How It All Started

Bob Phillips

The title of this blog was inspired by one of my Spanish professor's at Miami University of Ohio, Dr. Robert Phillips, who died in the e...

Wednesday, December 18, 2013

Pan d'Nog

Pam and I met in French class, as the world knows, and though she was about 100x the French student that I was, I do like to dabble in the cuisine and language when I can get away with it, and therefore took the liberty of creating the faux French title for this post.

Crescent Ridge ...
But, of course!
This evening's breakfast-for-dinner dinner did not rely on any books. Yesterday I made a large loaf of French bread in our bread machine ("French bread" -- especially when it is shaped like a cinderblock rather than a torpedo -- being American for "white bread for snobby grown-ups"). Even with the help of our dinner guests (delightful BSU students), we had half a loaf remaining. Pam almost toasted some of it this morning, but decided to save it for a French toast evening.

All of our indispensable cast-iron pans (except for the one we reserve for coffee-roasting emergencies) needed cleaning, as did much of the kitchen. So I eased into this meal by doing some cleaning and some pan-reseasoning. The griddle had last been used for cod, so I decided desperate measures were called for.

After scrubbing it a bit, drying it, and seasoning it in the oven with olive oil, I could still make out the cod. I love cod, of course, but not in French toast. So on top of a hot stove, I cooked about a quarter cup of Triple Sec orange liqueur. (I first checked to see that it was 15 percent alcohol, or 30 proof; this is well below the 100-proof level, at which flash fires can occur.) As the liqueur evaporated (and started making the kitchen smell really nice), I added a bit of butter, and got ready to cook.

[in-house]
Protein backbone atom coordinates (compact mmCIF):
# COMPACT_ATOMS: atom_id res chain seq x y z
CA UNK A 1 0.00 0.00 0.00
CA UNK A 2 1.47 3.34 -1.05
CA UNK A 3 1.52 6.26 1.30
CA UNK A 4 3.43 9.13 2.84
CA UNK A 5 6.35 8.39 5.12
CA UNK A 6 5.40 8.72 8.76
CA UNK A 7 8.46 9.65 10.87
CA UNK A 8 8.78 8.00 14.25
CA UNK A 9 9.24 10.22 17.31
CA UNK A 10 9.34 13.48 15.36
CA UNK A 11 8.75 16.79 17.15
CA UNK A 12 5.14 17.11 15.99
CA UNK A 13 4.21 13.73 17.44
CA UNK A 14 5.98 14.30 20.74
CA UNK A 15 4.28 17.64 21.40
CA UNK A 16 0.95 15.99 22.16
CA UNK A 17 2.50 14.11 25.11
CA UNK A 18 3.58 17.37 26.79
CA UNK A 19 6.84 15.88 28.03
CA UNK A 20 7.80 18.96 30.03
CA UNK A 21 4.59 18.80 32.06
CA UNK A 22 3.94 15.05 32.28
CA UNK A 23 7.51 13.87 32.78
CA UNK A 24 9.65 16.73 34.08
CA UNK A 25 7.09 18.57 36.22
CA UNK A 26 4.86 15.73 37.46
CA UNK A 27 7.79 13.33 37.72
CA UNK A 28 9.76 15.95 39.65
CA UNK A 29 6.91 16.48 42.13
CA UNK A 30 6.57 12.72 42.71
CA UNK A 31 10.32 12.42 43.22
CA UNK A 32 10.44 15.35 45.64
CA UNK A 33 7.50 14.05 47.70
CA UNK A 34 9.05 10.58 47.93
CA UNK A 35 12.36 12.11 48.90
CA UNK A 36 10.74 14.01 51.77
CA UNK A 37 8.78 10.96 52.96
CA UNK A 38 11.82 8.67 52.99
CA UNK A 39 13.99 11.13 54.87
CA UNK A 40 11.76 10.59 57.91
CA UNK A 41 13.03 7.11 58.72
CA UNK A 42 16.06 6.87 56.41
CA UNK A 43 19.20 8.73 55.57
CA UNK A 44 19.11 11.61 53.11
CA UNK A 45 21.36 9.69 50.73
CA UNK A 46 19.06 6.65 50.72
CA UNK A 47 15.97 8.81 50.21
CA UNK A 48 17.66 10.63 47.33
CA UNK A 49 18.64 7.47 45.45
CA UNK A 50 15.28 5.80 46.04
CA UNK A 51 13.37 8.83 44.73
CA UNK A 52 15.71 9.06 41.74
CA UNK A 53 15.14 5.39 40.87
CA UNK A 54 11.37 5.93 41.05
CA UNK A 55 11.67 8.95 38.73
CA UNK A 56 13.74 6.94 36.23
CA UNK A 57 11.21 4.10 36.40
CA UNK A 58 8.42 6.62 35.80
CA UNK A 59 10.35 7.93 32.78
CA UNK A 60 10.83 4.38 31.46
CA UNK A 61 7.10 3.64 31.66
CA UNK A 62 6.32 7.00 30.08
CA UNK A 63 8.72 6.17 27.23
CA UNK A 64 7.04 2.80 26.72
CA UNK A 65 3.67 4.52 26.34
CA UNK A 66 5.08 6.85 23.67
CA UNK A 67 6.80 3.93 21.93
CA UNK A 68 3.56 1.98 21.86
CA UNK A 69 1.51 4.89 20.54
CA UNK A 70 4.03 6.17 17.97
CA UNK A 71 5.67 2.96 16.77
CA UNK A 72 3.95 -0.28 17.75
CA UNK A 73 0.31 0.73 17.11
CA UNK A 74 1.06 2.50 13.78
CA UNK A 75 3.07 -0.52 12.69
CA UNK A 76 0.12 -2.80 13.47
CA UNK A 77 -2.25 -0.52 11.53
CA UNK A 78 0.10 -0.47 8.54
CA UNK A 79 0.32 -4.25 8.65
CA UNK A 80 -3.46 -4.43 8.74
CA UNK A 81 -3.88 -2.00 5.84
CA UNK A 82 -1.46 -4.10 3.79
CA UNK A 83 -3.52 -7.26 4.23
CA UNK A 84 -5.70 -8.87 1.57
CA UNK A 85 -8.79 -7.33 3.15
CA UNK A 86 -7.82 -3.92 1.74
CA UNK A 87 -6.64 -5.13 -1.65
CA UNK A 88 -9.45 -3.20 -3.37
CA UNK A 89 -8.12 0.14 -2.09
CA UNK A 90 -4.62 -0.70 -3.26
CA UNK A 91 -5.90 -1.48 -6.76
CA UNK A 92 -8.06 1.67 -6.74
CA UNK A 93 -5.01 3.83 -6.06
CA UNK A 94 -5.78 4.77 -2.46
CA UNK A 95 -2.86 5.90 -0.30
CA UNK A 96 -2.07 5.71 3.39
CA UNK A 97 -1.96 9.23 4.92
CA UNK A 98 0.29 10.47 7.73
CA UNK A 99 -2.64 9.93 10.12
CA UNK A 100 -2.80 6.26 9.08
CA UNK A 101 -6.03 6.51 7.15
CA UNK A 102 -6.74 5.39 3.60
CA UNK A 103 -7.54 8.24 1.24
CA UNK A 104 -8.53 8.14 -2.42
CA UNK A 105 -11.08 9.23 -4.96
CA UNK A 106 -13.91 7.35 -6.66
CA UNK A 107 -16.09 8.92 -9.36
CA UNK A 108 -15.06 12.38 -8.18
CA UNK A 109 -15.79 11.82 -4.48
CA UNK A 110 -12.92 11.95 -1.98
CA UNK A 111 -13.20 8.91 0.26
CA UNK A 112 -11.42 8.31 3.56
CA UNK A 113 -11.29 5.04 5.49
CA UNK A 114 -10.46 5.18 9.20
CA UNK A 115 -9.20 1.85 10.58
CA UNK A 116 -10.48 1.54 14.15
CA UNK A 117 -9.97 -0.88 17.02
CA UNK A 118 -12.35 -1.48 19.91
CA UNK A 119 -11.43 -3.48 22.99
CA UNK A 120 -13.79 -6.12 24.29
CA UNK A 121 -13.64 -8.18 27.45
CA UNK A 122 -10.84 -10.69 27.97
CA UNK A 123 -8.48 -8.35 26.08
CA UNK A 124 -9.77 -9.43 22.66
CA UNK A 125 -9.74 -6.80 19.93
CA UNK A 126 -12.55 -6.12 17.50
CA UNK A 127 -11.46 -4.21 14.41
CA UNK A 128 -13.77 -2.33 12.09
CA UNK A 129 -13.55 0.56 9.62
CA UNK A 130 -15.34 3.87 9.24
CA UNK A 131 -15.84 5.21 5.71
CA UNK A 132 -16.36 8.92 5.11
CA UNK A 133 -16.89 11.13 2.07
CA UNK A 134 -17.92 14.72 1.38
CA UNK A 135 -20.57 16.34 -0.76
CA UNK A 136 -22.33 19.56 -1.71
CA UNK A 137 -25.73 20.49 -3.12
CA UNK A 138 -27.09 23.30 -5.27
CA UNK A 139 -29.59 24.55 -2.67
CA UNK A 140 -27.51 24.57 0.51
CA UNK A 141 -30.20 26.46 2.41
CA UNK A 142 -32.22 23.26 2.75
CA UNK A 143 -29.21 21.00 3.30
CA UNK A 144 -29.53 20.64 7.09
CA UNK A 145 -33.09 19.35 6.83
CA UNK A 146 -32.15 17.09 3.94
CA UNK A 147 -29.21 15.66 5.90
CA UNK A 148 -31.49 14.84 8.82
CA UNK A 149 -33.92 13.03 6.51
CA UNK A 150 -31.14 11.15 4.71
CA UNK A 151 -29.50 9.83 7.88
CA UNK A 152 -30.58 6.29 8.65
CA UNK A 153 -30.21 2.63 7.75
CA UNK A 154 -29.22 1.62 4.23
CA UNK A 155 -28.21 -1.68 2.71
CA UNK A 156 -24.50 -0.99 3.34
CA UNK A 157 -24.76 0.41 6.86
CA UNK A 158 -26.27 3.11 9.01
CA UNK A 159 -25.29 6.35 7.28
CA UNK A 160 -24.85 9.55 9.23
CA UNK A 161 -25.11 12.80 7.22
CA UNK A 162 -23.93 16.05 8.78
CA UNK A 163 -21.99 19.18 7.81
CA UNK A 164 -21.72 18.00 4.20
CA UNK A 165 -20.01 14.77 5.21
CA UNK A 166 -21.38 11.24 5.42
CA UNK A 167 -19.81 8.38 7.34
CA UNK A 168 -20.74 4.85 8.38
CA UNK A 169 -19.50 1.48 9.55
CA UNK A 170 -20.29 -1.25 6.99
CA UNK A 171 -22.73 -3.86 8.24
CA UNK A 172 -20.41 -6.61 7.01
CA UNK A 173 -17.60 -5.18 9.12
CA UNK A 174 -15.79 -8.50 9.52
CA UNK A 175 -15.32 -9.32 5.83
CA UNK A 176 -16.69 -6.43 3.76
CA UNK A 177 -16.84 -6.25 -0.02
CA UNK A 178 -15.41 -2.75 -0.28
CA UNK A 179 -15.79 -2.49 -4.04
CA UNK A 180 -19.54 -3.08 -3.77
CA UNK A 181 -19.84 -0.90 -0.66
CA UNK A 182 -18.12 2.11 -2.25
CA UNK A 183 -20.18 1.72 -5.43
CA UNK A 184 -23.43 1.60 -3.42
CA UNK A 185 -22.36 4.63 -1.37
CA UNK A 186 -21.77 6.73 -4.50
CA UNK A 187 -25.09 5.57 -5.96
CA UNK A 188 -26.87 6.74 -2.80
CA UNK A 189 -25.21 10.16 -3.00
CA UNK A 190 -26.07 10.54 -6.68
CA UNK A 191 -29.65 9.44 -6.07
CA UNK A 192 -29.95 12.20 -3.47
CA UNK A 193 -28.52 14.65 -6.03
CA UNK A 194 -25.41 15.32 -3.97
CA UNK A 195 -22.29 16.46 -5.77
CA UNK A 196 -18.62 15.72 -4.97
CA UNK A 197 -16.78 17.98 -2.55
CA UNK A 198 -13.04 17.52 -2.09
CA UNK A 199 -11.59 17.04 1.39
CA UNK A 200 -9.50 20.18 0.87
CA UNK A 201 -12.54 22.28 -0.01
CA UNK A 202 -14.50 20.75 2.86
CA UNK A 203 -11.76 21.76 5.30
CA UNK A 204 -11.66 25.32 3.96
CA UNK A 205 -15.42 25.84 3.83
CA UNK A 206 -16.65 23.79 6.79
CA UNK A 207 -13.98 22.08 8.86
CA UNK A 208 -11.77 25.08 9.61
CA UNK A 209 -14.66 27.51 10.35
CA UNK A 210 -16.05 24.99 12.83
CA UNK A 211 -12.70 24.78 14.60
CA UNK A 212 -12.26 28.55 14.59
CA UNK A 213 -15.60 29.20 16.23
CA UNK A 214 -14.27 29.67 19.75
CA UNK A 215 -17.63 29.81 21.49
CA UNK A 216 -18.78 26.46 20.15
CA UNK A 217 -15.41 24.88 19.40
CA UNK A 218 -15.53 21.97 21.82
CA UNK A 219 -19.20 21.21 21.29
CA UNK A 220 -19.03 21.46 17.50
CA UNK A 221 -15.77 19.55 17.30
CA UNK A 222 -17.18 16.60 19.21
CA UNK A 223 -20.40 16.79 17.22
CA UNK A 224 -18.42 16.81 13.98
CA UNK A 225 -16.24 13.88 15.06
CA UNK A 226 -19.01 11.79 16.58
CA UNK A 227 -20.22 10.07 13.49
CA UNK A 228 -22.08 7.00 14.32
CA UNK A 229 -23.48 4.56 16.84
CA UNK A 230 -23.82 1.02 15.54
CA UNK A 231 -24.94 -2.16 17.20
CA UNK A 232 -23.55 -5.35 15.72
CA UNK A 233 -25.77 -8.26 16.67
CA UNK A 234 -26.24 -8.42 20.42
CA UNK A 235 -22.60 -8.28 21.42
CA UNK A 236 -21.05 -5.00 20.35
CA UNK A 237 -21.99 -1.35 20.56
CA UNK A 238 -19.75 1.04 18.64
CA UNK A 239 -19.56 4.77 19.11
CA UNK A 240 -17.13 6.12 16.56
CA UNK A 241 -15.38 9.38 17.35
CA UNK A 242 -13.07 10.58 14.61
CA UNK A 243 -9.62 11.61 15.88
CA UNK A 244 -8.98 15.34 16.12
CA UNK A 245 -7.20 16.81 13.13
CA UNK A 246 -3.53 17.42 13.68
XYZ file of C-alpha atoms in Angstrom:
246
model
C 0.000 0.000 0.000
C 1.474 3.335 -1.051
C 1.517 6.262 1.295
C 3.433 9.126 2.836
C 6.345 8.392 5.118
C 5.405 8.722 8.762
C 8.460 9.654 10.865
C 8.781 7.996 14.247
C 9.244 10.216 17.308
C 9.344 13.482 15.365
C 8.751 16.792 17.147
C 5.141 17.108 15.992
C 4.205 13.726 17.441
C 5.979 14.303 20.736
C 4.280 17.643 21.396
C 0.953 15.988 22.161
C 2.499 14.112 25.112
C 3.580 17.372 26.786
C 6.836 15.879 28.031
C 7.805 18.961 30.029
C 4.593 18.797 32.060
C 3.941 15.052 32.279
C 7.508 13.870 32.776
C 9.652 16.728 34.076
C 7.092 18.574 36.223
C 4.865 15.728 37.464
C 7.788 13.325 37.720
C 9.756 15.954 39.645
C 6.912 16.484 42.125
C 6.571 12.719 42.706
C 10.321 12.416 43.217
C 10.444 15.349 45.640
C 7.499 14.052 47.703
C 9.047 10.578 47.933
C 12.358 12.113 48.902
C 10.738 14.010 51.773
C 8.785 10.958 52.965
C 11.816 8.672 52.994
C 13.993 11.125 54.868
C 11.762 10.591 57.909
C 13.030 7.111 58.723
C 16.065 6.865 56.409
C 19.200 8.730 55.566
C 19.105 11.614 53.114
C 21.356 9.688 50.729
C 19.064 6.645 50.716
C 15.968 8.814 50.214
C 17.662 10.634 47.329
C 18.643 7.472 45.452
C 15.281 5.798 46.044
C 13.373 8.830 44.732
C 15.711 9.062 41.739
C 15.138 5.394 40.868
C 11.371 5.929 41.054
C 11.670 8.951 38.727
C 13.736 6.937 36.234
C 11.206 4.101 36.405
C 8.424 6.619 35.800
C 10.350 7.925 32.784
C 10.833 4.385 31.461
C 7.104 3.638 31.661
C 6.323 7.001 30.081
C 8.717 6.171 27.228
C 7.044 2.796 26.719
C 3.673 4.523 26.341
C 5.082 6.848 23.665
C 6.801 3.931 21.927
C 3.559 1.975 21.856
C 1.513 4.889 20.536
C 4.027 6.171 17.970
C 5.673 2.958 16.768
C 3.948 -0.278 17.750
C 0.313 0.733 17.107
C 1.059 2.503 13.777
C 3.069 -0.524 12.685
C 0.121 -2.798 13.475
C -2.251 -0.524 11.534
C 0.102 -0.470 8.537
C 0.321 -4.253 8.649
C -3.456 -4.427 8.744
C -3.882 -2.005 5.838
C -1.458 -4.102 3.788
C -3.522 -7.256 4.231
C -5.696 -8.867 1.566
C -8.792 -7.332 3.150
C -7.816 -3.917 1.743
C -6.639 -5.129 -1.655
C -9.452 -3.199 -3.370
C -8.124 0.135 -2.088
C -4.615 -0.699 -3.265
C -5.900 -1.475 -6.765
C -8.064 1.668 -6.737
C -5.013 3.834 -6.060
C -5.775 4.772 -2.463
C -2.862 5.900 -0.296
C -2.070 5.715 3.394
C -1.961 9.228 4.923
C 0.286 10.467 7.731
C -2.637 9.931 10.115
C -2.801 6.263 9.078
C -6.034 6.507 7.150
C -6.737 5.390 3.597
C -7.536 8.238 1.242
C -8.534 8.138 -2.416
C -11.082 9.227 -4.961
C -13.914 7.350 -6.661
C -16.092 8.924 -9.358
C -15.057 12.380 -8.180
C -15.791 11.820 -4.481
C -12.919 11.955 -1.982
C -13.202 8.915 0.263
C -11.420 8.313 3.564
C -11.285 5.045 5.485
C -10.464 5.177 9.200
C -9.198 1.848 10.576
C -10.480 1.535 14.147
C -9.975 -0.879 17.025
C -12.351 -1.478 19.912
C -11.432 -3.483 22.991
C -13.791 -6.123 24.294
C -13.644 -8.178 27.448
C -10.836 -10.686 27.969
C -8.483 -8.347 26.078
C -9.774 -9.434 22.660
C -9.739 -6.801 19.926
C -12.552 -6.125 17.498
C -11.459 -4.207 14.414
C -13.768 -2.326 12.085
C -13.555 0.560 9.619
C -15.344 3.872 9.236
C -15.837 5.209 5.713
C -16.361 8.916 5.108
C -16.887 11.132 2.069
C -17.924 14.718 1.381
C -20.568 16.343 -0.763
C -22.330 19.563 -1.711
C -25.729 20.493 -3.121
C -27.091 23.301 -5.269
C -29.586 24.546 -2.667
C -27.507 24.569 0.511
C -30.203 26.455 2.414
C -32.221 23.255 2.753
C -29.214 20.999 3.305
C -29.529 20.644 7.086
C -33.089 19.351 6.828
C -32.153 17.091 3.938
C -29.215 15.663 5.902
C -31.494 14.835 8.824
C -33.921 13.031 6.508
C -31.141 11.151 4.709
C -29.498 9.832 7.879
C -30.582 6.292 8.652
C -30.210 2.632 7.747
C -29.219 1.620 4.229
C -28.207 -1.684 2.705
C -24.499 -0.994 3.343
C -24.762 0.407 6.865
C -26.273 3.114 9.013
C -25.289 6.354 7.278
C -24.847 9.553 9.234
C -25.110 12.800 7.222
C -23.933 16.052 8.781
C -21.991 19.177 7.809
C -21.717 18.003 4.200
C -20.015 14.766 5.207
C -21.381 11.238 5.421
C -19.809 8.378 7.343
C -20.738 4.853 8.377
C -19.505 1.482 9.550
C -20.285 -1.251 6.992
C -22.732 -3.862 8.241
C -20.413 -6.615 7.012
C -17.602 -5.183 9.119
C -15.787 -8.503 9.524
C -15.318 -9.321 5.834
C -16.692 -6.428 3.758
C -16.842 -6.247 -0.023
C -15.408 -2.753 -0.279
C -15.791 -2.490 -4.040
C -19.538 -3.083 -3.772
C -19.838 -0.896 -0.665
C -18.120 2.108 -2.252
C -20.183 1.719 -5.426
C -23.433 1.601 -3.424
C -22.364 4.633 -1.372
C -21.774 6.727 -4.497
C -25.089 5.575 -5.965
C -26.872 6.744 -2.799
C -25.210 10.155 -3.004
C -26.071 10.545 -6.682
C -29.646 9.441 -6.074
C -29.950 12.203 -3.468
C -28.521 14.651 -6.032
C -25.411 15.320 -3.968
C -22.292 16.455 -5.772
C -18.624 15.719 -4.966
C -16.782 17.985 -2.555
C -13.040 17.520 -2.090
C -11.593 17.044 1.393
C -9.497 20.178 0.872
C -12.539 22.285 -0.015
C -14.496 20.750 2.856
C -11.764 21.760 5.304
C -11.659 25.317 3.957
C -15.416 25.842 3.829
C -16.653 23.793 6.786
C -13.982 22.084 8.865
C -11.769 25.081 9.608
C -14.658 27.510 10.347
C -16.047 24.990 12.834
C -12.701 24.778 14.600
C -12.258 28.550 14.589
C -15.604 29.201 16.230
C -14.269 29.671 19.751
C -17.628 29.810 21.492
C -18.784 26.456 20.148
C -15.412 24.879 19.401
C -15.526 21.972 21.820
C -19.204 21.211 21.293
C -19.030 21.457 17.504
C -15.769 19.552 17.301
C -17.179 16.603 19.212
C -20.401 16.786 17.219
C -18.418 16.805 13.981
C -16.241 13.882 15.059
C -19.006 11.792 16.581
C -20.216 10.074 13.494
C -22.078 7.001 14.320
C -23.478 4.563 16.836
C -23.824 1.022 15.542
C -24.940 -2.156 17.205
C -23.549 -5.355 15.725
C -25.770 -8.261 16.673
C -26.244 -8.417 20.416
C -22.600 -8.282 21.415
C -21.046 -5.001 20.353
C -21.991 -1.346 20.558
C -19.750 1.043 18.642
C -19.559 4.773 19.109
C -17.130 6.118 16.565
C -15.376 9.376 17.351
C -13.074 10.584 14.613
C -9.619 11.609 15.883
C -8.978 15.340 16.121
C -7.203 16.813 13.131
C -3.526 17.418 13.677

What I cooked was a modification of my usual approach to French toast. Since we had eggnog in the fridge, it made little sense to mix together its components (eggs, milk, vanilla). It could be used alone as a batter, but I could not resist a couple of small modifications: to a shallow bowl full of nog, I whisked in a glug or two of Triple Sec, a dusting of freshly-shaved nutmeg, and a teaspoon of baking powder.

I then dredged one-inch chunks of the French bread, filling the already-hot griddle with the pieces. I cooked cooked them on medium-high heat, turning a few times. Because I was not certain I had soaked the batter in, I did something a bit unorthodox -- I used a small spoon to poke divots in the bread, and then to spoon leftover batter over each slice. This helped to ensure a nice texture throughout.

Served with local maple syrup, this was a very yummy treat.

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